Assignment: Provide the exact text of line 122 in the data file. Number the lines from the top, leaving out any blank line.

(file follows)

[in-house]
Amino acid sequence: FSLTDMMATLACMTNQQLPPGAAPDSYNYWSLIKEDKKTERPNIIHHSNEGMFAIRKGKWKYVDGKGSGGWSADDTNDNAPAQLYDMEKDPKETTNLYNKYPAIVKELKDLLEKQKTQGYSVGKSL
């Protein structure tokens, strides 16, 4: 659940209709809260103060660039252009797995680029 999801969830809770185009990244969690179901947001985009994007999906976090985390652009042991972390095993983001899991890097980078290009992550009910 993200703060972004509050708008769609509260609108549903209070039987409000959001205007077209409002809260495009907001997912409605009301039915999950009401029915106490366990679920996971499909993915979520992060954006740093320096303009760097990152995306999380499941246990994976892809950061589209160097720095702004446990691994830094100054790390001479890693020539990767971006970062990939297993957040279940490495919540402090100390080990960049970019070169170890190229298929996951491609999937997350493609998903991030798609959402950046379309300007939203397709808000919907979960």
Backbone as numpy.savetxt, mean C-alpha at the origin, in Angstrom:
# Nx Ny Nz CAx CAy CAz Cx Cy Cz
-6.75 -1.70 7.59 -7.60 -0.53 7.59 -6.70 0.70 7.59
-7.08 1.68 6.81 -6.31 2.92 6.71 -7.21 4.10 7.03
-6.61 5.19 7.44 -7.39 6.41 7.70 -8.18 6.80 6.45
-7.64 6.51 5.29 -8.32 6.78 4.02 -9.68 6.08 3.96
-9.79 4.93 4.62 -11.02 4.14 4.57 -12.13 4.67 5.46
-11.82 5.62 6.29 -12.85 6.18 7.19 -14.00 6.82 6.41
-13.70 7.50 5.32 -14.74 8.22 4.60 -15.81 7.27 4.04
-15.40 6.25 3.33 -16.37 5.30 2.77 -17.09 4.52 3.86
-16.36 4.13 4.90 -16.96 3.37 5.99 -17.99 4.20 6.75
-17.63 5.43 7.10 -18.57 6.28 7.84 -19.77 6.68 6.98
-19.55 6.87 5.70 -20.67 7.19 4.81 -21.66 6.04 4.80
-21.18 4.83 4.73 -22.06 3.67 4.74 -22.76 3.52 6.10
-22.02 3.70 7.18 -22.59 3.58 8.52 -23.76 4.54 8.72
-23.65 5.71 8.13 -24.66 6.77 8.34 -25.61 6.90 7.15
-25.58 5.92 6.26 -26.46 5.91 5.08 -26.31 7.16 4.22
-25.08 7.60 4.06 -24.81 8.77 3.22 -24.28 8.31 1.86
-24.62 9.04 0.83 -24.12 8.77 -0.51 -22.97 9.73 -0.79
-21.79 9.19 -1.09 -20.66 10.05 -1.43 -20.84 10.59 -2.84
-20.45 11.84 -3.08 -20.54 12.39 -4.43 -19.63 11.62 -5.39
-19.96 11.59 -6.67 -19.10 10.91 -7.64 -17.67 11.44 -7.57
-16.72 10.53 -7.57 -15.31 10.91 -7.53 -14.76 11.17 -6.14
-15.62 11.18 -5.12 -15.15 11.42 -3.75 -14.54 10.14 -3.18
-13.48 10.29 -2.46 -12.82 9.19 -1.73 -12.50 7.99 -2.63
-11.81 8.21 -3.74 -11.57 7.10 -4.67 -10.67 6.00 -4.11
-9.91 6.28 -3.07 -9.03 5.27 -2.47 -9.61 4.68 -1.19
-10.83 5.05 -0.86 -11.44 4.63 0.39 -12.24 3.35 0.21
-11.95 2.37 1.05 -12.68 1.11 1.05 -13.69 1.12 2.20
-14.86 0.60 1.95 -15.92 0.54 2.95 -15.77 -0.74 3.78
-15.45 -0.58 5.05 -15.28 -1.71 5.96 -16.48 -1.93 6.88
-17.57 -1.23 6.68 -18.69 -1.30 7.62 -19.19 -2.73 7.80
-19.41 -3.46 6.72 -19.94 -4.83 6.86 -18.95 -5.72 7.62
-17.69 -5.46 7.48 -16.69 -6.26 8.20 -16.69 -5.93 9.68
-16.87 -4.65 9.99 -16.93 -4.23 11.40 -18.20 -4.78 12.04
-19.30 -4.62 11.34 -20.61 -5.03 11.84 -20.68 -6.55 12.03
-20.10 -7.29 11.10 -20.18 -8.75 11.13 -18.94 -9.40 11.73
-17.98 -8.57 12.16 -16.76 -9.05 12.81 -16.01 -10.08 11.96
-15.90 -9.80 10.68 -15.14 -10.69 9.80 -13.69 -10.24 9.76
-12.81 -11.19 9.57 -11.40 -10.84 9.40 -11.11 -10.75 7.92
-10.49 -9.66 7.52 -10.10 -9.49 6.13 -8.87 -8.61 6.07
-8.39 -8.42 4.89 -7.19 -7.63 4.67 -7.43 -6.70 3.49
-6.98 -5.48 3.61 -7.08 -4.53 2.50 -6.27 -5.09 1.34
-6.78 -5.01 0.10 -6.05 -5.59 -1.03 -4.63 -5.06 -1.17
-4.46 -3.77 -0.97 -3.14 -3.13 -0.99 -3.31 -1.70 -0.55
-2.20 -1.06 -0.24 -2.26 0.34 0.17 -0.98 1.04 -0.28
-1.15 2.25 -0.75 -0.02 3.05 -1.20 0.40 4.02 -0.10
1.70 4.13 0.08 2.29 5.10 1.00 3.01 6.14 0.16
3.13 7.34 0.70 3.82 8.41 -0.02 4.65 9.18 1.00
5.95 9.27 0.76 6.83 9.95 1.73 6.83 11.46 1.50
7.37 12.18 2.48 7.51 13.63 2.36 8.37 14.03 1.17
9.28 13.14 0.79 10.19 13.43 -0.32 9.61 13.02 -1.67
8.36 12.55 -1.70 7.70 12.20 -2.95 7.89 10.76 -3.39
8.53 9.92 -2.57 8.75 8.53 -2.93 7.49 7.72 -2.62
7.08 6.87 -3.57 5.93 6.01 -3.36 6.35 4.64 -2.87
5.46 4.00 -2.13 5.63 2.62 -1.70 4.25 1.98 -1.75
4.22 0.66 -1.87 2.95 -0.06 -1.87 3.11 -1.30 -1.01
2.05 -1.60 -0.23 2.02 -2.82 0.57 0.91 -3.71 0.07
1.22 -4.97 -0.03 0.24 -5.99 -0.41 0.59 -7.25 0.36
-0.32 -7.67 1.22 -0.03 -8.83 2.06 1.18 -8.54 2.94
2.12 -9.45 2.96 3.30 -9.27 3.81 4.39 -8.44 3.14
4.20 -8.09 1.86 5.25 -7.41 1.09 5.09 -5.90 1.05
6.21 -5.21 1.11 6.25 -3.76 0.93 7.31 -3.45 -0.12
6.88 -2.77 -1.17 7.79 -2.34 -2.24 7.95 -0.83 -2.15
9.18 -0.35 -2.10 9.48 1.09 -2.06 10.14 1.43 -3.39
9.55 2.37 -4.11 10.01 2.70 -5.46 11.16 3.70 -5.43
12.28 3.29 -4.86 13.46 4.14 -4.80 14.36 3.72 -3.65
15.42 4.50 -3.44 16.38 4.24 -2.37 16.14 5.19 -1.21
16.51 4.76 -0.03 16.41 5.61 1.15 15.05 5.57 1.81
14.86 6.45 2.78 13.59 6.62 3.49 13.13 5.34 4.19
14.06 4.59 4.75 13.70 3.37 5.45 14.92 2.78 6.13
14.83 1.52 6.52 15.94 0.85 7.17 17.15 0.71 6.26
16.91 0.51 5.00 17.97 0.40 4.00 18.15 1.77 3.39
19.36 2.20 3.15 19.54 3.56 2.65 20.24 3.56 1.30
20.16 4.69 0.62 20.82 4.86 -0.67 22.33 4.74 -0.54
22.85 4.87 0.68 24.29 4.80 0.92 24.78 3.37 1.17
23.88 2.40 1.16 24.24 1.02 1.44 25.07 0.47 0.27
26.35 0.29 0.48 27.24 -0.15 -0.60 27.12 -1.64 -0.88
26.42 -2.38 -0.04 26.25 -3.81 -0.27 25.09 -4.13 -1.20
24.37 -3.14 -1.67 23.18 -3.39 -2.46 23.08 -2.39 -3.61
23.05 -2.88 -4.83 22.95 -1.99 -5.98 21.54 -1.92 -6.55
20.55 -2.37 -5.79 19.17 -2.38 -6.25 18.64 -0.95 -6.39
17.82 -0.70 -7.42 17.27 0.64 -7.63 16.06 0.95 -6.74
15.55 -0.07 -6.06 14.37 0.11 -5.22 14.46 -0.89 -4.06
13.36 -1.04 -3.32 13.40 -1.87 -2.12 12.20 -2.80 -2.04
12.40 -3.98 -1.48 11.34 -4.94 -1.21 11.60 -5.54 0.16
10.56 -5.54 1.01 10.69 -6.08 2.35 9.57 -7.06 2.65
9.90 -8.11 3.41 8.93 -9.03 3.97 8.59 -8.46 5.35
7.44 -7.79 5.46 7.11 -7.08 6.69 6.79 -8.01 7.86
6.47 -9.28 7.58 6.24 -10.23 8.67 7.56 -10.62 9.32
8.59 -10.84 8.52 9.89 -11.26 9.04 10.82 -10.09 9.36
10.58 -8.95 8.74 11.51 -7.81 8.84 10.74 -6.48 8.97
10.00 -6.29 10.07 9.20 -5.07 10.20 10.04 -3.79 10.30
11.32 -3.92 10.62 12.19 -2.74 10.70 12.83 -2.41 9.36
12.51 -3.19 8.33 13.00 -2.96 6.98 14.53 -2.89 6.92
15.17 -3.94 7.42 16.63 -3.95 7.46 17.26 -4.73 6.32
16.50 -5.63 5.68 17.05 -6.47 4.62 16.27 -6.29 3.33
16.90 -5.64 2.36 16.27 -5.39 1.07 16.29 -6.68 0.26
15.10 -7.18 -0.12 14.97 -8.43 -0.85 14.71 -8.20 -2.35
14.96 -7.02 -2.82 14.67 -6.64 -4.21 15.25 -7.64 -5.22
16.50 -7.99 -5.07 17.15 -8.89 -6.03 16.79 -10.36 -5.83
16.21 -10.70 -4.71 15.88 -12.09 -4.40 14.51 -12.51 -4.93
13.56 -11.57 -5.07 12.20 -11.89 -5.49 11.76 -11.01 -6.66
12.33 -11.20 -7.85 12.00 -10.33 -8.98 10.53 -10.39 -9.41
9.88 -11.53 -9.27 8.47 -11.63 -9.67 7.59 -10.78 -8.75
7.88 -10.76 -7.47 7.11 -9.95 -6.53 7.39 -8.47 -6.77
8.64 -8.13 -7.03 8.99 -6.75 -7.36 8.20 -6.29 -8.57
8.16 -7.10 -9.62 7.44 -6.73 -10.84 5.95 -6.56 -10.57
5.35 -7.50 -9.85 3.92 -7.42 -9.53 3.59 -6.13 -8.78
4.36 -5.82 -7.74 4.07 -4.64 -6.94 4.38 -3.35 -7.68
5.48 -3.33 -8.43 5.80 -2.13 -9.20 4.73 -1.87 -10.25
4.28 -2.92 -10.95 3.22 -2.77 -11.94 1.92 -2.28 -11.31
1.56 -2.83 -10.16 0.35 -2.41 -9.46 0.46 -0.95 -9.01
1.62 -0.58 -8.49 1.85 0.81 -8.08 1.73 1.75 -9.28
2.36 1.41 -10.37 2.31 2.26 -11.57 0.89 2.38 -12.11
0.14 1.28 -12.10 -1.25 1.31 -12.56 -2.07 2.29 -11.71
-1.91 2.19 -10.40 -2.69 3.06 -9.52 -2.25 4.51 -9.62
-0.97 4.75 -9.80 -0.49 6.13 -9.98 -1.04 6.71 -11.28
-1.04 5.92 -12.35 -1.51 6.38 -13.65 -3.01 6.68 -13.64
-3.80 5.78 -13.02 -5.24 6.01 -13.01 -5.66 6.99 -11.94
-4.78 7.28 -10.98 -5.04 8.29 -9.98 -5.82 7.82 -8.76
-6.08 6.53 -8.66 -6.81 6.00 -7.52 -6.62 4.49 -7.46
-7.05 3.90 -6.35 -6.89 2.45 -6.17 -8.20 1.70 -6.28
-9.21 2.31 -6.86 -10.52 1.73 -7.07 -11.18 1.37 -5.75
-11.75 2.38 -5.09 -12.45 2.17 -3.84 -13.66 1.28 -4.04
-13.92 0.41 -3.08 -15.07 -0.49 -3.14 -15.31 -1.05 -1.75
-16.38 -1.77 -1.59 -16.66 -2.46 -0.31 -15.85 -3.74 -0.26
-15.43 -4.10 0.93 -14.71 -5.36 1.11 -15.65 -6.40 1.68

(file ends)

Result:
-1.04 5.92 -12.35 -1.51 6.38 -13.65 -3.01 6.68 -13.64